By: Jigger S. Latoza

In an international conference of engineers, urban planners and architects held in Tokyo a few years ago, a Japanese presenter gave a talk on reconstructing basic public infrastructure after a tsunami or earthquake. He said that, on average, the Japanese would be able to restore bridges and roads in two to three weeks after a major natural disaster.

During the open forum, a Filipino stood up in apparent disbelief, and clarified if the Japanese really meant weeks and not months or years because in the Philippines, he said, this kind of work would usually take years to accomplish.  The Japanese replied, “With all due respect, sir, this is Japan, not the Philippines.  We make plans happen here, on schedule.”

I call to mind this anecdote as I prepare to facilitate another strategic planning session this month.  Indeed, it has been said that Filipinos, in general, are very good if not excellent in crafting plans.   We have a way with English words, other Asian nationals describe us.  And that’s quite a truthful characterization.  If there is a Pulitzer prize for best-written plans, Filipinos would easily and frequently grab the gold, I think.

We have no problem with producing well-prepared strategic plans.  The challenge, it seems, is in strategy execution.  This issue is faced by organizations both in the public and private sectors, and even in the non-profits.   This sometimes yawning gap between strategy and execution needs to be bridged if organizations are to realize their vision, accomplish their mission, reach their goals, and hit their targets.  Otherwise, all those finely written strategic plans are but poorly written pieces of fiction, an inducement to a collective illusion.  Thomas Edison is right: Vision (or strategy, for that matter) without execution is hallucination.

So how do we close the gap between strategy and execution?  Two years ago, my friends at the Management Association of the Philippines and the Asian Institute of Management gifted me with a book titled “Strategy That Works:  How Winning Companies Close the Strategy-To-Execution Gap,” authored by Paul Leinwand and Cesare Mainardi.  The book was published in 2016 by the Harvard Business Review Press, and copyrighted by Pricewaterhouse Coopers (PwC).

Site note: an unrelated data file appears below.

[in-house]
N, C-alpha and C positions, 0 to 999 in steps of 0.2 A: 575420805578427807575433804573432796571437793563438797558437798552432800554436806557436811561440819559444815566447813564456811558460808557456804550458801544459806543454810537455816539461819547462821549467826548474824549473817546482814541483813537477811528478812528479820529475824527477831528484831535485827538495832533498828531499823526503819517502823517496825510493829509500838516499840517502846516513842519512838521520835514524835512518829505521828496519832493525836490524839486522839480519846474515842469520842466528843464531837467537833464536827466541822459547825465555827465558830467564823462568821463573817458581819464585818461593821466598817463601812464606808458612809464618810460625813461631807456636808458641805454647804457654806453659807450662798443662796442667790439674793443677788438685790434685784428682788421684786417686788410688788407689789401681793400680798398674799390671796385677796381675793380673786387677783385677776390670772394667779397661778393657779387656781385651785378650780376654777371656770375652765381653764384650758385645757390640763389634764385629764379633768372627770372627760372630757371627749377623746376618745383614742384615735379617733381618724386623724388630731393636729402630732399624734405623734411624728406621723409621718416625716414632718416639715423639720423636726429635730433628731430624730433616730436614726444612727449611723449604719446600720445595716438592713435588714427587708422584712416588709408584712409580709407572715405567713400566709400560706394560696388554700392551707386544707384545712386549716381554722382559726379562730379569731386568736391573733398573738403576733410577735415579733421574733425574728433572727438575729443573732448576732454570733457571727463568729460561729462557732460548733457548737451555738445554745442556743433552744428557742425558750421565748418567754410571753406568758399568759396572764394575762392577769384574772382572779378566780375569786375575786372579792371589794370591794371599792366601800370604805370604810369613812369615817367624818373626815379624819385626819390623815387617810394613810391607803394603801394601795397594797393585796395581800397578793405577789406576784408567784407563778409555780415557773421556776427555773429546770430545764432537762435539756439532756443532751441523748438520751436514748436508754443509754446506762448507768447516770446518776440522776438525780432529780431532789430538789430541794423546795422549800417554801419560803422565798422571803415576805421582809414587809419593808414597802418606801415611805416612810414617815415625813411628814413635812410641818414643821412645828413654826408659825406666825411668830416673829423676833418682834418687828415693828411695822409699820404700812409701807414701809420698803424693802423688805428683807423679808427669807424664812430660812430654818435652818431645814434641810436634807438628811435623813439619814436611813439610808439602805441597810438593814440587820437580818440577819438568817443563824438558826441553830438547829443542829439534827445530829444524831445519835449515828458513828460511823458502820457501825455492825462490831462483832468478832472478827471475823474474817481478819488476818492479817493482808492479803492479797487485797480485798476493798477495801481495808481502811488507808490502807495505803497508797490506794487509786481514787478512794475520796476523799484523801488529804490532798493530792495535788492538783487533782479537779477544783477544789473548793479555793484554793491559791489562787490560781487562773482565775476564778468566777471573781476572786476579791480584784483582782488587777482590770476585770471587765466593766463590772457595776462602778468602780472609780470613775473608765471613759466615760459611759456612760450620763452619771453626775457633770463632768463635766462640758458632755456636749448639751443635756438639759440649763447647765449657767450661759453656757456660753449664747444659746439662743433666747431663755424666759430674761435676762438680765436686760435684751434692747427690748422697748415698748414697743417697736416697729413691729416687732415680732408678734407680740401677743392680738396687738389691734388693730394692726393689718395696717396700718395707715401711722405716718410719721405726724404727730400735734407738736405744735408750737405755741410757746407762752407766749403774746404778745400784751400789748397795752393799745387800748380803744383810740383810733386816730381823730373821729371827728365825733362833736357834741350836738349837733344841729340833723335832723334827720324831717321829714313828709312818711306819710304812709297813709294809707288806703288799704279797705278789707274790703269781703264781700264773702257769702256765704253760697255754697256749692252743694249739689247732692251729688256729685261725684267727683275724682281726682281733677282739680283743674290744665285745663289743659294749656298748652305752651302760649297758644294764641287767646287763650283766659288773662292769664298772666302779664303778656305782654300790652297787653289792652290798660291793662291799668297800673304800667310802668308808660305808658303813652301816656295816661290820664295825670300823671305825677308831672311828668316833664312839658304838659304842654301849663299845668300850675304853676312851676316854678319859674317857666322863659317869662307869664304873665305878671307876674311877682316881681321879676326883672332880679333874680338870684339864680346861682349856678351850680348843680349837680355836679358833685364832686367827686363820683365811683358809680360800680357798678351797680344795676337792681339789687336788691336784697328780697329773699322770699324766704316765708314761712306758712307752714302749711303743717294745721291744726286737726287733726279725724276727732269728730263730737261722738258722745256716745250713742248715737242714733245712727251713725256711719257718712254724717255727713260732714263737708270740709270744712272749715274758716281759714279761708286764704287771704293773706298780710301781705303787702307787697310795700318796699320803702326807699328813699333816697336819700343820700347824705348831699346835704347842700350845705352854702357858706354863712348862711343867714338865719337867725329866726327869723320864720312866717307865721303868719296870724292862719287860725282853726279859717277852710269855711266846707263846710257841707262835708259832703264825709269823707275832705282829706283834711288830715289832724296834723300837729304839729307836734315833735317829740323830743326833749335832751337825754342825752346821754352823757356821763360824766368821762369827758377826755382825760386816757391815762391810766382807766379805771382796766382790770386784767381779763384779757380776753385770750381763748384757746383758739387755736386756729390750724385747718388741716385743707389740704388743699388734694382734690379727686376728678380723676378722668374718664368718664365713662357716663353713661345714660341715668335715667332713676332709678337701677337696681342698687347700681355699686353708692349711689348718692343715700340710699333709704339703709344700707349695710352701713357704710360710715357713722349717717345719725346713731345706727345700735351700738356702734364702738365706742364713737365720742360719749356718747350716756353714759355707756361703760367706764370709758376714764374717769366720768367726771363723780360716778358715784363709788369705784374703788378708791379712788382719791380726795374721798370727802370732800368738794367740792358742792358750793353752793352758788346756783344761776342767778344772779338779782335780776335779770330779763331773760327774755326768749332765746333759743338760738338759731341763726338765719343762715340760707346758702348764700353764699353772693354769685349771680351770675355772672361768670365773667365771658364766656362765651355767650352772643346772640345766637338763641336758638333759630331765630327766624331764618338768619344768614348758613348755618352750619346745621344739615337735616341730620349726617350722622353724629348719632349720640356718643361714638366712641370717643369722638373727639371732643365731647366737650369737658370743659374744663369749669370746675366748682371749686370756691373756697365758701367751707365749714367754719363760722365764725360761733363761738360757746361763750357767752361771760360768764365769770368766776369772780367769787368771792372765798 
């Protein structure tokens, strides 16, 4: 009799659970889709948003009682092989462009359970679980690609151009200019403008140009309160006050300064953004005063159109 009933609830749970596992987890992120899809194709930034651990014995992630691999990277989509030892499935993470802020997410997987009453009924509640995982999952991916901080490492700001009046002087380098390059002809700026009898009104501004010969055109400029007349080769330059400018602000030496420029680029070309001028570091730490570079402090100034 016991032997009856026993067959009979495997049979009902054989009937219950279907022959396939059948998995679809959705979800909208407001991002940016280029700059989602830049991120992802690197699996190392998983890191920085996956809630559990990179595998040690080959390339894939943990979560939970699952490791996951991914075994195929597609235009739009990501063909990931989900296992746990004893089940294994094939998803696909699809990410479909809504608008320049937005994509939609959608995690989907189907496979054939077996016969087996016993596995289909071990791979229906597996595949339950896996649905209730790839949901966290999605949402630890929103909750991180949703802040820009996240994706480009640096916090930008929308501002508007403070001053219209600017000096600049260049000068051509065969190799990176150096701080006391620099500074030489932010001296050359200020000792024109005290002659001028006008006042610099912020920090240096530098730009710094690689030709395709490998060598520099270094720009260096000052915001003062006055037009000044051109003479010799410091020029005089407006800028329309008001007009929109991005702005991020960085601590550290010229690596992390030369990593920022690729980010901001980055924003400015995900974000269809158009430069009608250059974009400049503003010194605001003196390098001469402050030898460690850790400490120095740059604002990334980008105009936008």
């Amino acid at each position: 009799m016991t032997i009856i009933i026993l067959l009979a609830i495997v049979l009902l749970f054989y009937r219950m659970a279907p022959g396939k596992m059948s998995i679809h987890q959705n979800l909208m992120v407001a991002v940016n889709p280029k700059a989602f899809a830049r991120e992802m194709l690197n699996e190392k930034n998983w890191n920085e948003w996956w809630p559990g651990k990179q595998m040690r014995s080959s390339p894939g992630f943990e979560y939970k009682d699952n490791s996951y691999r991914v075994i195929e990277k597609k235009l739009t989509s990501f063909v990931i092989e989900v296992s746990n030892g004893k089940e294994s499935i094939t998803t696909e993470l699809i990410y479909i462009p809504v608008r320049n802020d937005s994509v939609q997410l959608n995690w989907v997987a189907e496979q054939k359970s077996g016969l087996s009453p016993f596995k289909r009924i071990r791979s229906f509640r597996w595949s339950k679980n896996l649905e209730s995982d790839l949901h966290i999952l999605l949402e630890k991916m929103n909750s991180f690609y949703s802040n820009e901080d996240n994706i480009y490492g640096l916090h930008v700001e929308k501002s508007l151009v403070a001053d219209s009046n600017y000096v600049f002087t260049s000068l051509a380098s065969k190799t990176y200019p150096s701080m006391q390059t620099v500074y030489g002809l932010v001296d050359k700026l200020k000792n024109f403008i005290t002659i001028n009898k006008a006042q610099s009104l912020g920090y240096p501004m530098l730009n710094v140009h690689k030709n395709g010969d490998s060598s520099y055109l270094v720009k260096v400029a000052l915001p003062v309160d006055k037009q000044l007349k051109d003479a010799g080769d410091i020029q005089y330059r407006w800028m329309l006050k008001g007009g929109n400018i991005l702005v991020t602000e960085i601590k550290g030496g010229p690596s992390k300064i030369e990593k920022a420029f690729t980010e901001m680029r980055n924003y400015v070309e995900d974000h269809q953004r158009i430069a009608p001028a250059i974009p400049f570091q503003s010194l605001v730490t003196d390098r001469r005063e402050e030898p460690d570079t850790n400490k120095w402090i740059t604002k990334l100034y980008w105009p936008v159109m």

The authors studied closely highly successful companies IKEA, Natura, Danaher, Haier and Lego, among a few others, and deduced from their research five practices that closed the strategy-execution gap in said corporations. They discovered that the subject companies undertake the following:  1.  Commit to what they do best instead of chasing multiple opportunities; 2. Build their own unique winning capabilities instead of copying others; 3. Put their culture to work instead of struggling to change it; 4. Invest where it matters instead of going lean across the board; and 5. Shape the future instead of reacting to it.

First, according to the authors, there is need for organizations to “commit to an identity.”  That means differentiating and growing by what they can do best.   Leinwand and Mainardi write: “Companies become coherent by making choices about who they are.  They define and develop a value proposition that distinguishes them from other companies, and identify the few capabilities that will enable them to deliver on this way to play more effectively than anyone else.  They build and expand their portfolio of products and services, always in line with their distinctive capabilities.  In short, these companies deliberately commit themselves to an identity based not on what they sell, but on what they do.  Having made this commitment, they only enter competitive markets where they believe they have a “right to win”:  where their identity and their capabilities give them an edge.”

These winning companies have a clear knowledge and understanding of who they are, what their rai·son d’ê·treor reason for being is, what their core competency is and focus their resources on that core.

In the words of Jack Ma, “if there are nine rabbits on the ground, if you want to catch one, just focus on one.”   Closer to home, we have seen how some giant companies have crumbled to the ground because of their failure to commit themselves to their corporate identity, which consequently made them chase too many rabbits at the same time. A case in point is the once great Victorias Milling Company, which used to be the largest sugar refinery in Asia but lost big because of, among other reasons, too much diversification in areas beyond its core competence.   (To be continued)


Jigger S. Latoza is the CEO of FutureSmart Resources+Strategies, Inc., an Asian company that helps organizations — both public and private — realize their development vision and breakthrough goals through innovative technology solutions and data-driven strategies.  He is concurrently  the Chief Communications Officer of the Invictus Group of Companies.  He is also affiliated with  the Wong+Bernstein Advisory Groupas a Business Development Advisor.